Pond5 & DJI team up to promote footage from FAA Certificated drone operators.
DJI and Pond5 have announced a collaborative effort through which drone operators who hold FAA Part 107 Certificates will have footage they've captured on DJI drones curated and promoted in featured collections on the Pond5 website. In order to be eligible to apply for the program, drone operators must have and provide proof of their FAA Part 107 certification as well as a reel of their aerial content and a list of the DJI drones they own & use. If selected, Pond5 will work with aerial content providers to identify and prepare their most marketable content for inclusion in these new aerial footage collections, which will be promoted on the Pond5 website.
In addition to promotional and curation support, Pond5 is rolling out a service that will allow aerial filmmakers to upload raw footage without having to trim & tag it first and Pond5 will do the rest. According to their press release, "Select participants will also have access to Pond5's premium clipping and tagging services, allowing them to save time by simply submitting raw footage, rather than having to do the work of editing, formatting, titling, and keywording the footage themselves. Footage receiving these services will then be made available exclusively through Pond5 for a limited time."
What it means for aerial filmmakers
Other stock sites license drone footage, but one of the differentiating factors of these new collections is that they will only be showcasing and explicitly notating that the work was done by drone operators who have gone through the proper legal channels. This means that they applied for and received a Part 107 certification (which is one of the requirements in the US for commercial drone operations to be legal). With the FAA promising to ramp up enforcement actions against production companies as well as against individual drone operators for footage captured and used illegally, this is a way for production clients to take steps to make sure they're using legally obtained aerial footage as well as to support the drone operators who are conducting their operations lawfully.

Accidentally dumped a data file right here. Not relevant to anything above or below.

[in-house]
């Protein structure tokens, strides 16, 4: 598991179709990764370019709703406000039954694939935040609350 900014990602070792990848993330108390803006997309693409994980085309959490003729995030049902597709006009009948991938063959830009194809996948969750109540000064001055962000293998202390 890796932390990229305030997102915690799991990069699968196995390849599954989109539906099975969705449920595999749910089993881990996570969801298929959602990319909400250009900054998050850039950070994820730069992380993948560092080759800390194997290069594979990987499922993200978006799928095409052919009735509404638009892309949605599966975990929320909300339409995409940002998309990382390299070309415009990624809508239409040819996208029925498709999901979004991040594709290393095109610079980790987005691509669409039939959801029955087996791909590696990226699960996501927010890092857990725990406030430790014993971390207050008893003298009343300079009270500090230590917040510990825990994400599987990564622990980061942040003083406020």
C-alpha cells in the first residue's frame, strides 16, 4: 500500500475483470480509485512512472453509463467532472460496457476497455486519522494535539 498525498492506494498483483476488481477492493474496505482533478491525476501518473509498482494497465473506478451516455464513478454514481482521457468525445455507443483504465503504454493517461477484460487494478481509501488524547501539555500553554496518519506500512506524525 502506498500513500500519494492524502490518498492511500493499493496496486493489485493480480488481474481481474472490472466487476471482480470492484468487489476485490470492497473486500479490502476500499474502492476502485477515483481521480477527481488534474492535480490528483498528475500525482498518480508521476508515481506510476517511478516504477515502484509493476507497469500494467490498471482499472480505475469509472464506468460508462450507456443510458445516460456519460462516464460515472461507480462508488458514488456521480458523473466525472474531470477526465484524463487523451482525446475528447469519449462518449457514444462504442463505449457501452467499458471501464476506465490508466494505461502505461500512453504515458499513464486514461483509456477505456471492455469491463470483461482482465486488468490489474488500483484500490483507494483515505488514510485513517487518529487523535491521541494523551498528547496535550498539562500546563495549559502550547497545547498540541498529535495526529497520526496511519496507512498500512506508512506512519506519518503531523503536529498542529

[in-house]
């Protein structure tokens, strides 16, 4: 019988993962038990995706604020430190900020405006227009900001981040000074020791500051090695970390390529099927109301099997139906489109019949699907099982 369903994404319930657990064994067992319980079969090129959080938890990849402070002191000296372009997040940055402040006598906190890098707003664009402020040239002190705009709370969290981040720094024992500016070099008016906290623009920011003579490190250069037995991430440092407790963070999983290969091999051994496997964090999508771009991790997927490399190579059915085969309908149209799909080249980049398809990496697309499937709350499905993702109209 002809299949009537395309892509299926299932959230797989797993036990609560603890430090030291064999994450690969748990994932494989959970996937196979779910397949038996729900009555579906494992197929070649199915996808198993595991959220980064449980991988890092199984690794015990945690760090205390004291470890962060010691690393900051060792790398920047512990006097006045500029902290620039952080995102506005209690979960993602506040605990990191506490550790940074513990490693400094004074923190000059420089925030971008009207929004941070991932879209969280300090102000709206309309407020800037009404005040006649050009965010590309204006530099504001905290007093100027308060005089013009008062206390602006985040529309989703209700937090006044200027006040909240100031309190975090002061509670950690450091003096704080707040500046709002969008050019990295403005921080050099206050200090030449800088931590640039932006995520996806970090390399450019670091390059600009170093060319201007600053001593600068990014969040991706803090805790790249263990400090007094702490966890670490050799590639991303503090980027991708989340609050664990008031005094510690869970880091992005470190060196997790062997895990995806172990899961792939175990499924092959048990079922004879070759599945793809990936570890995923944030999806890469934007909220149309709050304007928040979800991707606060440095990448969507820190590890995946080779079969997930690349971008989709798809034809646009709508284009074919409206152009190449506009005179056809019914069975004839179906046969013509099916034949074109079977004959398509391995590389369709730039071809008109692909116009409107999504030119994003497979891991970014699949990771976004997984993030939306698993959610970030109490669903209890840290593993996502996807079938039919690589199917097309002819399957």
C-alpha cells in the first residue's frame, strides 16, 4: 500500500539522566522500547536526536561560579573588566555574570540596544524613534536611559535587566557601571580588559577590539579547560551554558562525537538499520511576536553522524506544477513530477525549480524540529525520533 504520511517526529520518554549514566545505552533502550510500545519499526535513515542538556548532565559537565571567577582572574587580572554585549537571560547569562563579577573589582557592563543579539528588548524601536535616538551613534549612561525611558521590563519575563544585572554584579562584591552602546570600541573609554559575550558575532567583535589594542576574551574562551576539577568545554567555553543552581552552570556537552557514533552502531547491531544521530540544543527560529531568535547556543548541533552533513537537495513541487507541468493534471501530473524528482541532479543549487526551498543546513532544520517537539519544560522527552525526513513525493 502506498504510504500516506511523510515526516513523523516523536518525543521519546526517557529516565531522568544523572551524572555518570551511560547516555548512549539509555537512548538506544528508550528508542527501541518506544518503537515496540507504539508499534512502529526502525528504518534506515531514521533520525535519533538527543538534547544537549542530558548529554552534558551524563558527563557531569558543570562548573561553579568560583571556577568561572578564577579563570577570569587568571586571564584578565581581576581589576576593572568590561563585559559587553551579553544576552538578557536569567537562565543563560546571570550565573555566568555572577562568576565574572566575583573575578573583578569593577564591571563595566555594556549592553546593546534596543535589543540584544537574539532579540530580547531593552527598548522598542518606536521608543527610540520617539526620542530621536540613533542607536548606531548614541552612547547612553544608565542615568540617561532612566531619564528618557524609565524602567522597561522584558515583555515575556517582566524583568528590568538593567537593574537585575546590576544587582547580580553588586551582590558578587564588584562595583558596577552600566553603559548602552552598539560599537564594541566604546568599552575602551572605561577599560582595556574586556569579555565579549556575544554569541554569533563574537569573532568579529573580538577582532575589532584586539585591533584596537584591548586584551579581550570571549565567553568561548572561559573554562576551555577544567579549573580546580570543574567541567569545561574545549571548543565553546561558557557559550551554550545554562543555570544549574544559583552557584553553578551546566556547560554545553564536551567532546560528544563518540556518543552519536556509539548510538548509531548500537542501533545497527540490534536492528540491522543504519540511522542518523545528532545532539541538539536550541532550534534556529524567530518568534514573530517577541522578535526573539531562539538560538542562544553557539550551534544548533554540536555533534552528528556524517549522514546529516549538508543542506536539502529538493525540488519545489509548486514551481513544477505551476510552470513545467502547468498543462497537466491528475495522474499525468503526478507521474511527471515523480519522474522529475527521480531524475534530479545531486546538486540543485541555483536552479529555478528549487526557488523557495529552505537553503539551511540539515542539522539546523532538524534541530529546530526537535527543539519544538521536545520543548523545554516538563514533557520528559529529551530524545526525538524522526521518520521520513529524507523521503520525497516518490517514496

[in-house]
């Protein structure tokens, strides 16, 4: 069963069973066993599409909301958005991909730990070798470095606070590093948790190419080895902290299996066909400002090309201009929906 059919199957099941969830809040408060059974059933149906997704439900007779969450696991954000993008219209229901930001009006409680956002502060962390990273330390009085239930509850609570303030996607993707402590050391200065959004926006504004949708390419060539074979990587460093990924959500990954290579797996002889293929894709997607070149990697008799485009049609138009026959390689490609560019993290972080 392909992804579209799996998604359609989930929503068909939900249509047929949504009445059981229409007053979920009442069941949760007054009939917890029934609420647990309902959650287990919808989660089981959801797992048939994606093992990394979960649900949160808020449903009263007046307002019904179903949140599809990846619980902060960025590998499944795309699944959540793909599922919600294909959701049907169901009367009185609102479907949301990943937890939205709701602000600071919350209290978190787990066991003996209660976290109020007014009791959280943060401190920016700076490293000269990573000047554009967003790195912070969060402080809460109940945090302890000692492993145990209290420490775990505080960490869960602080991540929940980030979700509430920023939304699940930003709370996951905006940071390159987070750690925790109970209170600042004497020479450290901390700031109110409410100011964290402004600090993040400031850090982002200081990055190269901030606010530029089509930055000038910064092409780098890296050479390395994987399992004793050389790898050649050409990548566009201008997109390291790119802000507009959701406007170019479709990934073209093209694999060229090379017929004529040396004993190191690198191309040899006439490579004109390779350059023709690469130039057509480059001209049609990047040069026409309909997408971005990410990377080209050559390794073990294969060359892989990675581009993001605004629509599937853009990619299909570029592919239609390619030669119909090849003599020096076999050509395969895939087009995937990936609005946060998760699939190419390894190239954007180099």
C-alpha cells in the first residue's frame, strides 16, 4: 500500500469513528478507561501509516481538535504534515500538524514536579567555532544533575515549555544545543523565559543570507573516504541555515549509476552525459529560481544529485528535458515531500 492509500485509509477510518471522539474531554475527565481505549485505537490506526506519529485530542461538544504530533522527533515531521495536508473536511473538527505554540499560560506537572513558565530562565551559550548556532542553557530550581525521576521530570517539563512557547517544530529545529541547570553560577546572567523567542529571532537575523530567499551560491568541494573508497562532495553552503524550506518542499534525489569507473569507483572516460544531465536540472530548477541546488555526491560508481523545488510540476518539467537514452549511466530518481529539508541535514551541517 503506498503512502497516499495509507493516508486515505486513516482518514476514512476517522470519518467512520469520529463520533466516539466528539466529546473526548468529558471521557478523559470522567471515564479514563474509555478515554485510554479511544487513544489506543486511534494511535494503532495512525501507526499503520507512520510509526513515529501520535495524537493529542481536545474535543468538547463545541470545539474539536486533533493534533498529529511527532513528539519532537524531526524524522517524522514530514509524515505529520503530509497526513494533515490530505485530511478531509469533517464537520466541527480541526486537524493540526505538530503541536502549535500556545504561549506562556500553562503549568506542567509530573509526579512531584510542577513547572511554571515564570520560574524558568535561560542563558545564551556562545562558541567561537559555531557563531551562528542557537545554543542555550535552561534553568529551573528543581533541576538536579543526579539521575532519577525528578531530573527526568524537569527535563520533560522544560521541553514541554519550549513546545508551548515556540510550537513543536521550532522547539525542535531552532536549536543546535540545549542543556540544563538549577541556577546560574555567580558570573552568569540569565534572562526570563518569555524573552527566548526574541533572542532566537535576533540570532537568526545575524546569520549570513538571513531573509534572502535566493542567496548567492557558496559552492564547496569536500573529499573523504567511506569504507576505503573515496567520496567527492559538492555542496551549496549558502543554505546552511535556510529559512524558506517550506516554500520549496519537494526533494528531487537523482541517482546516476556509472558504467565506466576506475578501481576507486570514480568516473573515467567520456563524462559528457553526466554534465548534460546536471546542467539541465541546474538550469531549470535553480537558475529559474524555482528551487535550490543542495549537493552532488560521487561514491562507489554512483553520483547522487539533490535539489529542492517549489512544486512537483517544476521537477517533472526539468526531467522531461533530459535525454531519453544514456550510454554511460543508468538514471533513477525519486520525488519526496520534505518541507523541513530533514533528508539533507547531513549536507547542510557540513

It's a way to differentiate yourself from all of the non-certificate holding operators who have flooded the market in recent years.
For the drone operators accepted into the program, it's a way to differentiate yourself from all of the non-certificate holding operators who have flooded the market in recent years. For legal drone operators, the combination of negative press, unlicensed operators with a lack of best practices knowledge, and easy access to drone technology has made it challenging to stand out in an ever more crowded marketplace and it's nice to see the legal operators getting supported and recognized.
So how much can an aerial filmmaker sell their footage for? One of the nice things about Pond5 versus some of the other stock video websites out there is that it allows contributors to set their own prices. Commissions are 50% of the sale. So, in a way "what you make is up to you", but of course you'll have market forces to contend with. A superficial site search for "aerial footage" turned up clips ranging in price from $49 - $499 per clip. The clips in these new collections will likely be able to command a premium.
Apply for inclusion in this new program at https://www.pond5.com/dji